Ya'alon: Iran was working on US-range missile

Vice Prime Minister says December explosion at Iran base occurred where long-range missile was being developed.

Nasr-1 cruise missile weapons 311  (photo credit: REUTERS/Fars News)
Nasr-1 cruise missile weapons 311
(photo credit: REUTERS/Fars News)
Iran was working on developing a missile with 10,000 km range that would put America in reach of a potential Iranian attack, Strategic Affairs Minister and Vice Prime Minister Moshe Ya'alon said Thursday.
According to Ya'alon, the missile was based on a solid fuel propellant and would have been able to significantly increase Iran's offensive capabilities. In November , a mysterious explosion rocked an Iranian missile base near Tehran where Iran was working on developing this long range missile.
Ya'alon also said that Turkey is helping Iran bypass the sanctions that have been imposed on it in recent months.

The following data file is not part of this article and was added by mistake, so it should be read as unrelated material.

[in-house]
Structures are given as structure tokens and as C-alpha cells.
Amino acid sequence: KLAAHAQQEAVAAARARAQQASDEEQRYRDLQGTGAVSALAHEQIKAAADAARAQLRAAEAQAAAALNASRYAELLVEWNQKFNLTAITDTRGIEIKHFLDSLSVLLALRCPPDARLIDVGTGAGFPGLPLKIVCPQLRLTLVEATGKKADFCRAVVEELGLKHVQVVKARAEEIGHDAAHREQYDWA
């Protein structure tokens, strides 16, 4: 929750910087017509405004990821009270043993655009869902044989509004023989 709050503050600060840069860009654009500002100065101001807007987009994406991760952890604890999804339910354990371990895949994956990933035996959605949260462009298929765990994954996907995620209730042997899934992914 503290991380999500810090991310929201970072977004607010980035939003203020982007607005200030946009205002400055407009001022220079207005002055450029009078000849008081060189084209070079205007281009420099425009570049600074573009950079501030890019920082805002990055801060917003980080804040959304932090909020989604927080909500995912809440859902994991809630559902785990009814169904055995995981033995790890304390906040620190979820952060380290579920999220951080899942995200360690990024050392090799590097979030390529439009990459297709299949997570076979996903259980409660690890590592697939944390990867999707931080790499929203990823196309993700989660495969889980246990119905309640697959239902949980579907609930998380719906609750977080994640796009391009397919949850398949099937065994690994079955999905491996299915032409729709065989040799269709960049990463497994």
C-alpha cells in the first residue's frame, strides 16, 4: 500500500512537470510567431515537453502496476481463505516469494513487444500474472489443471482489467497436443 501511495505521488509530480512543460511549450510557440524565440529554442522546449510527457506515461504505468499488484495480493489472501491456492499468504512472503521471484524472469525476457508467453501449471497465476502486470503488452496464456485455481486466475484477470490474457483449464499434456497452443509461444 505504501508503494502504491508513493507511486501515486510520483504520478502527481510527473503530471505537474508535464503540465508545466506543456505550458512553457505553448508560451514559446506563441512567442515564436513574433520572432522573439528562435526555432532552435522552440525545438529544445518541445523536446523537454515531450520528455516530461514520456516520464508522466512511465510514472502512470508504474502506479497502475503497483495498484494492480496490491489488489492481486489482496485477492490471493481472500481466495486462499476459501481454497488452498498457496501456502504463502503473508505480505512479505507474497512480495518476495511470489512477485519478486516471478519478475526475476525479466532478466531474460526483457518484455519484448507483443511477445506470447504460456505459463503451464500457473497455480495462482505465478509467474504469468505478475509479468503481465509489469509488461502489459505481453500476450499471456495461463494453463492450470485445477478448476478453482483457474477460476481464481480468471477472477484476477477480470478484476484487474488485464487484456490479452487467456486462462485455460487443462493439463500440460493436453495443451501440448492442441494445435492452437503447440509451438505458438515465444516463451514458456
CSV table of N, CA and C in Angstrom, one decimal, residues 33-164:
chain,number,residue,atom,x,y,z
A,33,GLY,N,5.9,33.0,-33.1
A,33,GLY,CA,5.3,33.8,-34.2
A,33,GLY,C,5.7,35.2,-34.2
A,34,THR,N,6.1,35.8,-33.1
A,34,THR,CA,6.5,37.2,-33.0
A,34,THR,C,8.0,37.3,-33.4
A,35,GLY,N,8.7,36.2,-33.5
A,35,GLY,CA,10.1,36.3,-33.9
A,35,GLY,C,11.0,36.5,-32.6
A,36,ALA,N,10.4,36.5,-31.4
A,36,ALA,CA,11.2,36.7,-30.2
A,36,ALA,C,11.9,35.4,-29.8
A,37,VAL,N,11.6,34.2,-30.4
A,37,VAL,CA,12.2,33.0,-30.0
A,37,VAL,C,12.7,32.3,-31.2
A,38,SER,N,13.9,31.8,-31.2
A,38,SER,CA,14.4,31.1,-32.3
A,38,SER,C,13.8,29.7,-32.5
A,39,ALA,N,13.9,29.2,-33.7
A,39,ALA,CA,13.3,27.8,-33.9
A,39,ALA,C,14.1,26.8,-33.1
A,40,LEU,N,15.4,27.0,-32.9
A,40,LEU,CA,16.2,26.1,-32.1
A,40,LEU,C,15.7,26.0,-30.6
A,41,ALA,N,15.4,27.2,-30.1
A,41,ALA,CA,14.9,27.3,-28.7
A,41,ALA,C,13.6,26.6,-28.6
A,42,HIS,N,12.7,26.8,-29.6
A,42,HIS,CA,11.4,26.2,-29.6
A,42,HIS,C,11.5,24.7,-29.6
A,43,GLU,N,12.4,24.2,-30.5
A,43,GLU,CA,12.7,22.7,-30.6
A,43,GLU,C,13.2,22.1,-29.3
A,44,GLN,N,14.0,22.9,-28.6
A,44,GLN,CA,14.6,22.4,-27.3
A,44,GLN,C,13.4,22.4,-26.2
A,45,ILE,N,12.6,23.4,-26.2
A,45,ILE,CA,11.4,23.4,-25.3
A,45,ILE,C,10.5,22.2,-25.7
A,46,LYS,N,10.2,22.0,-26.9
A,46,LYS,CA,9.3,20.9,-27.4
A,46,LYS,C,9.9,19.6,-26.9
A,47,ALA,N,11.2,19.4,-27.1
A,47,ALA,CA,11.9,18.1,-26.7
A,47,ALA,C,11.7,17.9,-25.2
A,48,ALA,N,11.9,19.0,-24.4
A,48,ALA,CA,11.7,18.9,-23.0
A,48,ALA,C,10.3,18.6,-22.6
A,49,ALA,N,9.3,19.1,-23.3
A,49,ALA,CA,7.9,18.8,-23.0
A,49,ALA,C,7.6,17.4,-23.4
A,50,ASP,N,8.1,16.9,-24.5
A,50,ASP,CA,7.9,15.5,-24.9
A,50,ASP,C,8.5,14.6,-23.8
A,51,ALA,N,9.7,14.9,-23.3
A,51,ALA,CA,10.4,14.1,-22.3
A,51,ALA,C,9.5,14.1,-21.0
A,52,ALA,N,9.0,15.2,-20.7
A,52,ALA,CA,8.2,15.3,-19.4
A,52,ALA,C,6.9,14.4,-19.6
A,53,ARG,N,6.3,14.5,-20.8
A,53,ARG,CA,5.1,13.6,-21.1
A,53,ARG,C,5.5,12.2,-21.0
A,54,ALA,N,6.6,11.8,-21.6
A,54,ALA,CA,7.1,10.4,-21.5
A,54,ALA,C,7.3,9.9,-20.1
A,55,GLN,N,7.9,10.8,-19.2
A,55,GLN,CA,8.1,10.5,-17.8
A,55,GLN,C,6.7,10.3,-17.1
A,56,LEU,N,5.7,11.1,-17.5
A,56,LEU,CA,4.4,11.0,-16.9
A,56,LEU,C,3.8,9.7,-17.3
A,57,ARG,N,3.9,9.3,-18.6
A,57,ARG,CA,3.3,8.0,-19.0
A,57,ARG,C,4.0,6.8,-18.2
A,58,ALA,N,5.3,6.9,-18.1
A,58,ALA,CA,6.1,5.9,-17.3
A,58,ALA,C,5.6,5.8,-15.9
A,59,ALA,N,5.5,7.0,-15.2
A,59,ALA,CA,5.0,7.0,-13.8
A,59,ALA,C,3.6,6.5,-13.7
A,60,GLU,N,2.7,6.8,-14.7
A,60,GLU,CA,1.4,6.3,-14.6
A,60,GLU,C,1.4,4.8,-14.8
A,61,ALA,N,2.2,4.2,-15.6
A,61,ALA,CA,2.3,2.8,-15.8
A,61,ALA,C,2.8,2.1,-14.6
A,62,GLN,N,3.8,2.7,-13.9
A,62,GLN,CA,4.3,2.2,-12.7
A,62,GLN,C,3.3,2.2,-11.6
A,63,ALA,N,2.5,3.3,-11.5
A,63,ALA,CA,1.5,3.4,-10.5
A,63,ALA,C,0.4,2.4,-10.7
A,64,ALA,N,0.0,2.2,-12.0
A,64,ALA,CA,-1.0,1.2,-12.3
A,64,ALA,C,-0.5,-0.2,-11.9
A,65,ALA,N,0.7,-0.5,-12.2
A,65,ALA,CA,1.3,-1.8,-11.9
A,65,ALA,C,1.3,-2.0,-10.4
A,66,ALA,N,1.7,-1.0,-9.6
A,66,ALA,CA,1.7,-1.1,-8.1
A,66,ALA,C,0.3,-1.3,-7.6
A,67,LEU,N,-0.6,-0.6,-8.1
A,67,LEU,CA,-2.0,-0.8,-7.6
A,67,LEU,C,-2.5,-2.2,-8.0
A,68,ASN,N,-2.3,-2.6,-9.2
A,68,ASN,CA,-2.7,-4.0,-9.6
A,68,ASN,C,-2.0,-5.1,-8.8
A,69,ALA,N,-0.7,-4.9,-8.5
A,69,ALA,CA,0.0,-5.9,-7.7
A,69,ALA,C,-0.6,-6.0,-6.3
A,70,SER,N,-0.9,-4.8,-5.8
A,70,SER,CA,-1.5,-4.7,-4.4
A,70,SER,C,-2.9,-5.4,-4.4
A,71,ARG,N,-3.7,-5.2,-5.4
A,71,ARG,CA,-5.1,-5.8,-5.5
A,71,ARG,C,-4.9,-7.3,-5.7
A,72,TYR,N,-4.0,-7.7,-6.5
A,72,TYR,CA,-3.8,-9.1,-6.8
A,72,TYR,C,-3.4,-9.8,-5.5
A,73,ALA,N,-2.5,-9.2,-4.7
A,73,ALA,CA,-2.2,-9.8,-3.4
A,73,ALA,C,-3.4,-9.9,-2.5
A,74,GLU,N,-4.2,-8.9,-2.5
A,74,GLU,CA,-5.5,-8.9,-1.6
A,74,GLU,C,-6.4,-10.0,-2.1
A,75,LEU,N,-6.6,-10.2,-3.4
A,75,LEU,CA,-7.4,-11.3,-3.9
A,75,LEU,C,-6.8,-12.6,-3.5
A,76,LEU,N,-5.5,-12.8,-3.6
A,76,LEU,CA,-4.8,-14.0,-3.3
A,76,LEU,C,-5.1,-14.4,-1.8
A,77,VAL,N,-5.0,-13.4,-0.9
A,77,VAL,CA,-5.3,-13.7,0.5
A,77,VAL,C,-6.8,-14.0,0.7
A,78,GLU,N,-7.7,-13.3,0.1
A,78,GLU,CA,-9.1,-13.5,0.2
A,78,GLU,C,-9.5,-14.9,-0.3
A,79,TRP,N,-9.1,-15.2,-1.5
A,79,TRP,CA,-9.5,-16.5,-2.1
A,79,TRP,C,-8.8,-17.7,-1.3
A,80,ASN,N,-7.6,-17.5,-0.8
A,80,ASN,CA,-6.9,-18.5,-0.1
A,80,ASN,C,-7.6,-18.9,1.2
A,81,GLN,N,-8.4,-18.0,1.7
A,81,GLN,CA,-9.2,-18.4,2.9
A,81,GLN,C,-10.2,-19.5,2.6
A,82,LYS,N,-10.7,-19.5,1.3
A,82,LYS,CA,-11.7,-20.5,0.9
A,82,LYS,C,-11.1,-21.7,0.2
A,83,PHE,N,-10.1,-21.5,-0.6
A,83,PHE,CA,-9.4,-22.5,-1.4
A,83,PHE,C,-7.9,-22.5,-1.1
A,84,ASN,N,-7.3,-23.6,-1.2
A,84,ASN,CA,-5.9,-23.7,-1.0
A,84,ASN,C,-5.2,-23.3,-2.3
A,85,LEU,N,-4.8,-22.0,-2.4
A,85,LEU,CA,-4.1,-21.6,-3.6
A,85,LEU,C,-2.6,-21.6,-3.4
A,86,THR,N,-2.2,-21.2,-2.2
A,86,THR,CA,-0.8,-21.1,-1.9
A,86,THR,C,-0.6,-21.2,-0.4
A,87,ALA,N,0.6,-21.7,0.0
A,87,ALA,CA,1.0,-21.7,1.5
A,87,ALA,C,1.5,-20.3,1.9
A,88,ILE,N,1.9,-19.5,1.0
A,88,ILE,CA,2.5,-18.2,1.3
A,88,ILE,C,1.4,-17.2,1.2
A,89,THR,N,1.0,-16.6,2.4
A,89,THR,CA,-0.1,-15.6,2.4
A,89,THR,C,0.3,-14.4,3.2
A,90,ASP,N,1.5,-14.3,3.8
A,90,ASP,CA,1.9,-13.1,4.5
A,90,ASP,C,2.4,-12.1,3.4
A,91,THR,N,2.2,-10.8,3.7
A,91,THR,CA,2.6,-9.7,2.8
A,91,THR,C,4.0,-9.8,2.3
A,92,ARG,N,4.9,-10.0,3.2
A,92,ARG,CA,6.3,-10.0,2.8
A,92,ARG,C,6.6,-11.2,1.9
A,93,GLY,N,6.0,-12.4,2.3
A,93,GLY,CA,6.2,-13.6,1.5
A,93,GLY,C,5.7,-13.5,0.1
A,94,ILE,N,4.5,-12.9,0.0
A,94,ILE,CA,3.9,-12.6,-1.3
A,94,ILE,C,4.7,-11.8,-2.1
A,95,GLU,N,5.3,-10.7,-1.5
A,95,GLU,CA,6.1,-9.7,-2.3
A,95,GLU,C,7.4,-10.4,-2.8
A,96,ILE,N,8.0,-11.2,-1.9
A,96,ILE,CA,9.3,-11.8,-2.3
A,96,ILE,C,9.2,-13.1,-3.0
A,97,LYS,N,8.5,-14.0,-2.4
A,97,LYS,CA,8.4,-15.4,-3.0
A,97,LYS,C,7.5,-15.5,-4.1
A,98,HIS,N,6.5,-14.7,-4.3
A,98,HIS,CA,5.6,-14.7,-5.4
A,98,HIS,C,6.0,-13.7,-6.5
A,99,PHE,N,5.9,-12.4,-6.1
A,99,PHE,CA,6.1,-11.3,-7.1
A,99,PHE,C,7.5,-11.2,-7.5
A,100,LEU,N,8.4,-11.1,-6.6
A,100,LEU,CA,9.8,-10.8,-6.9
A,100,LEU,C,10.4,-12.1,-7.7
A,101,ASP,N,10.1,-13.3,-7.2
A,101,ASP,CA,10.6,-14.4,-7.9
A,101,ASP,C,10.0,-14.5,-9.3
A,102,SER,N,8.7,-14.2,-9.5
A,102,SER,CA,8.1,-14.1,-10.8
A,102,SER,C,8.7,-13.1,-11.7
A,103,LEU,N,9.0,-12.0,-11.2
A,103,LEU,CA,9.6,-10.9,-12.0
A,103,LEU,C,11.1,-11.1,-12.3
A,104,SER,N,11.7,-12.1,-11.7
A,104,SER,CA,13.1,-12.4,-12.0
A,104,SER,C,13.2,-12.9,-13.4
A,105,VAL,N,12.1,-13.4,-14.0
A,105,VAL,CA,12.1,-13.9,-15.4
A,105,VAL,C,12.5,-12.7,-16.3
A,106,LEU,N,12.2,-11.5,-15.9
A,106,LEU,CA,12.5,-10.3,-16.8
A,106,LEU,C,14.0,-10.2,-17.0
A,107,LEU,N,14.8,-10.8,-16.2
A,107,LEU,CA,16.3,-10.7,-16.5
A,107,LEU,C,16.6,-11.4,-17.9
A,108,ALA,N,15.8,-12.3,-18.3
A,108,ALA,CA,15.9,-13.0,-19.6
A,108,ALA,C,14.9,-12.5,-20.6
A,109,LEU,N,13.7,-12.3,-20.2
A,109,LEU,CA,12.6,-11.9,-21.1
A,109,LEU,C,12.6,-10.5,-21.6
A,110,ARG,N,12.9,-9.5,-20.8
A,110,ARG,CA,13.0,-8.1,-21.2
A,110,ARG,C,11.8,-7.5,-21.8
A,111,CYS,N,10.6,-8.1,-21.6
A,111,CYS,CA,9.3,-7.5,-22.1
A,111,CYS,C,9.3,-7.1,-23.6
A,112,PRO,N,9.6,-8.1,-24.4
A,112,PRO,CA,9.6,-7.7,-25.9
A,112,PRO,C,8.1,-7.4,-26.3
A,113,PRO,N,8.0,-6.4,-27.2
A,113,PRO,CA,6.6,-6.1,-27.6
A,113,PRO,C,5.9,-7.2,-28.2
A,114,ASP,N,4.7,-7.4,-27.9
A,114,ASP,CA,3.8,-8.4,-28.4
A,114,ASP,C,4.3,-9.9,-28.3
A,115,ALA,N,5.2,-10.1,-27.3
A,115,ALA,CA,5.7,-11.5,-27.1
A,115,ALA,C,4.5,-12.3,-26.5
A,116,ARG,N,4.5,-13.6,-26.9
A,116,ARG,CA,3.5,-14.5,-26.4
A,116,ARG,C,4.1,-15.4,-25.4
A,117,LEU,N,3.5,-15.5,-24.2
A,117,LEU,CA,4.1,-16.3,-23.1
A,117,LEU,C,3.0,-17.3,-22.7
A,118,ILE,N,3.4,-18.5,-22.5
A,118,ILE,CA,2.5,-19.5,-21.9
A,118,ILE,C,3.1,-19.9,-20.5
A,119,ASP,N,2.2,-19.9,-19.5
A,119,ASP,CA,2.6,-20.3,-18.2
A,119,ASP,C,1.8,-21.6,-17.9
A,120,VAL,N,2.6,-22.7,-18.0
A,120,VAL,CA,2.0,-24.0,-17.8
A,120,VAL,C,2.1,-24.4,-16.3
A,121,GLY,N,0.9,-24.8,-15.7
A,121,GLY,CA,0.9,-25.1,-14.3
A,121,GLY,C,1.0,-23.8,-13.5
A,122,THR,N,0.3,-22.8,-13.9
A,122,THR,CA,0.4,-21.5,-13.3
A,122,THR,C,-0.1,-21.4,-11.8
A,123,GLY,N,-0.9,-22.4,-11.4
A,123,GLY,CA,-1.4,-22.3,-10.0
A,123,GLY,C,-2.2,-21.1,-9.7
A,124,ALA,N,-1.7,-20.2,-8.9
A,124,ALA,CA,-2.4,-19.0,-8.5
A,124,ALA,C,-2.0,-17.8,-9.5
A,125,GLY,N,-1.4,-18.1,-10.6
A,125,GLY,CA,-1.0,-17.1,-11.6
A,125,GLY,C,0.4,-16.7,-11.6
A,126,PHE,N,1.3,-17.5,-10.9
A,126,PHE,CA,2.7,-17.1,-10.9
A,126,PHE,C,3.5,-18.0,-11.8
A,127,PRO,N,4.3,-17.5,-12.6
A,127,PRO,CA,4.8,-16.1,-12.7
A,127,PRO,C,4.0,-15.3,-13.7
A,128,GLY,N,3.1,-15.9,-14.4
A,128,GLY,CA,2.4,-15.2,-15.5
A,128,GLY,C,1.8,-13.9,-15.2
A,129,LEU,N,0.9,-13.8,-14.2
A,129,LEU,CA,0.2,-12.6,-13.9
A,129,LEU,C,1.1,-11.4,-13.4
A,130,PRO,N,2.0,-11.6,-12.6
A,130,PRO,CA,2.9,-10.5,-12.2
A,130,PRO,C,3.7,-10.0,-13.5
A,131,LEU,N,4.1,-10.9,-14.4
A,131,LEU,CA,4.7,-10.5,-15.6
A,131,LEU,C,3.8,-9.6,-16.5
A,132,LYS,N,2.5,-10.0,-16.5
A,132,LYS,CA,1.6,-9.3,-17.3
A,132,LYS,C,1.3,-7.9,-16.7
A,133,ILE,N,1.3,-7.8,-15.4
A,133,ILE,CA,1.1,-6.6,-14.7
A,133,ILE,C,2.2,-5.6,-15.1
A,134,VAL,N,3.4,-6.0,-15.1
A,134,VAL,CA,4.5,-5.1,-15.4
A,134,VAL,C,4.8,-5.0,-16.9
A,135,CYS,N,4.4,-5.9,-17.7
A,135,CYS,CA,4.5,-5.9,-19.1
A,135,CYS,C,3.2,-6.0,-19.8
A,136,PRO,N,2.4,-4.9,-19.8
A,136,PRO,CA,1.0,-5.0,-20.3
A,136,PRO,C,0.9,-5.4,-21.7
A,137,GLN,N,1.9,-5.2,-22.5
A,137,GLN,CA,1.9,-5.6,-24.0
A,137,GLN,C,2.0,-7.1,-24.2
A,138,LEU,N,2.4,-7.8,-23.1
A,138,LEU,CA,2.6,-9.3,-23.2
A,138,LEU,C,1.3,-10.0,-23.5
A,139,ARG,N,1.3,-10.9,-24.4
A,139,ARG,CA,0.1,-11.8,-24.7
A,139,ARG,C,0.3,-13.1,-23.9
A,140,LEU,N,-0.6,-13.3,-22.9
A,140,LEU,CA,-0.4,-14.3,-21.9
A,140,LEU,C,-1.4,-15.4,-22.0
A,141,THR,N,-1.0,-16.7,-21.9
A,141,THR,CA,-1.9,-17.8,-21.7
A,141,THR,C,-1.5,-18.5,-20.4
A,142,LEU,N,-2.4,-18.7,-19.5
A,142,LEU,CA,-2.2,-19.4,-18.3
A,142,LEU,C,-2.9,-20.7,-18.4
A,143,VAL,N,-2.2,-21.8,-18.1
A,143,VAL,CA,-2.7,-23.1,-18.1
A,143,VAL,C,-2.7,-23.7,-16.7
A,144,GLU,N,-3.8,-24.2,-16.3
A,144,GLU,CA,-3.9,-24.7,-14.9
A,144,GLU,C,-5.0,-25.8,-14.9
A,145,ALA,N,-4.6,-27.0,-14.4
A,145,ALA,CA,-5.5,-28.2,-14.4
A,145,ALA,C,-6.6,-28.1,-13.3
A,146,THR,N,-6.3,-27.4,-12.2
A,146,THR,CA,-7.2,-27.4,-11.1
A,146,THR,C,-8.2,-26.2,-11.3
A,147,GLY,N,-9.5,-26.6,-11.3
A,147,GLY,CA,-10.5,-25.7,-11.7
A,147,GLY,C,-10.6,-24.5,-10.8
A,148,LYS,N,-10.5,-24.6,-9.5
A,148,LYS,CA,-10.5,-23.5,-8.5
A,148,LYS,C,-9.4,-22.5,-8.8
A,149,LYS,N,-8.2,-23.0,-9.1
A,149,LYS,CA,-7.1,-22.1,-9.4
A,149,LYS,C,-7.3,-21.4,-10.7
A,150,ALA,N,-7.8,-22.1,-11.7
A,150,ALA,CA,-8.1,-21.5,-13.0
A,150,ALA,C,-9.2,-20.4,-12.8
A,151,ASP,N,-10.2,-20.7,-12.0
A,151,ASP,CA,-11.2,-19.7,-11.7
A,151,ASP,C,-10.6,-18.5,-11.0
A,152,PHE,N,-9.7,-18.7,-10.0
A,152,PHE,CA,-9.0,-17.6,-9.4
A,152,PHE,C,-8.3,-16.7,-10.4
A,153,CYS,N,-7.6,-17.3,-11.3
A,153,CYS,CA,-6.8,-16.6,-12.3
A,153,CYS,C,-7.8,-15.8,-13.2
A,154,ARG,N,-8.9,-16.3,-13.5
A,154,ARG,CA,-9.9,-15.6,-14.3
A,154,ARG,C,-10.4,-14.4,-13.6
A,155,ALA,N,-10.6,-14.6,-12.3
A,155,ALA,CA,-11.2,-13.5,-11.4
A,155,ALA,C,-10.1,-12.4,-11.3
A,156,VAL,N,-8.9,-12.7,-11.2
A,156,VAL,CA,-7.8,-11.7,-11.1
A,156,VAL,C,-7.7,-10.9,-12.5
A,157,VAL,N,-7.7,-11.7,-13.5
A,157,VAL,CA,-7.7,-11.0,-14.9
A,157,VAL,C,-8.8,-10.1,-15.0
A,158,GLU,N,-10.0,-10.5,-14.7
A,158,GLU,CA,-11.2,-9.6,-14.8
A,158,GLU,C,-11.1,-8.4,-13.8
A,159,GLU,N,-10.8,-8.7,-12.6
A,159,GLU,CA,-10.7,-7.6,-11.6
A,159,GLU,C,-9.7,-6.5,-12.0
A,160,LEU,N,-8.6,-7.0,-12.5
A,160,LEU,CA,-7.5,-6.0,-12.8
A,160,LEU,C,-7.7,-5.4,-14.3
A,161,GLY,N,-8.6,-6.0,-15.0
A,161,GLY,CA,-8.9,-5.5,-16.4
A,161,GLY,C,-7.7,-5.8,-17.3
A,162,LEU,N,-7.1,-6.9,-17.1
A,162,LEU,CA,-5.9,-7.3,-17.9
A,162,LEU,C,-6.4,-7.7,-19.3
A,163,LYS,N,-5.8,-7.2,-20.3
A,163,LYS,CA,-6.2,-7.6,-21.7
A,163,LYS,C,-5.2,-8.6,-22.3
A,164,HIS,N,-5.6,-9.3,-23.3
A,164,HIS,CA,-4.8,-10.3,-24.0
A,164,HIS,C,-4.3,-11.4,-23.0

According to the vice prime minister, who was in the United States last week for talks on Iran with senior officials from the Obama administration, Turkey was helping Iran circumvent the sanctions by allowing it to use its banking system.
Ya'alon said that the Israeli government was committed to stopping Iran's nuclear program "in one way or another."
"We need a credible military option. The Iranians understand the West has capabilities, but as long as the Iranians don't think that the West has the political stomach and determination to use it they will not stop," Ya'alon affirmed. "Currently they don't think that the world is determined."
Ya'alon also stated that all Iranian facilities can be reached in a military strike. "Anything built by humans can be destroyed by humans... I say this from experience as a former IDF chief of staff," he said.
Ya'alon also said that Iran and Hezbollah were working with drug cartels in Mexico to learn how to smuggle materials into the US, a conduit that could one day be used to smuggle weapons into the country.
Ya'alon said that the "crippling sanctions" that are being imposed on Iran such as the ban on oil exports could succeed in posing a "clear dilemma" for the regime, whether it wants to continue its nuclear program and risk the survival of the Islamic regime or stop and open in dialogue with the West.
Ya'alon said that the West still does not fully understand the severity of the nuclear threat posed by Iran. "America is the larger Satan," he said.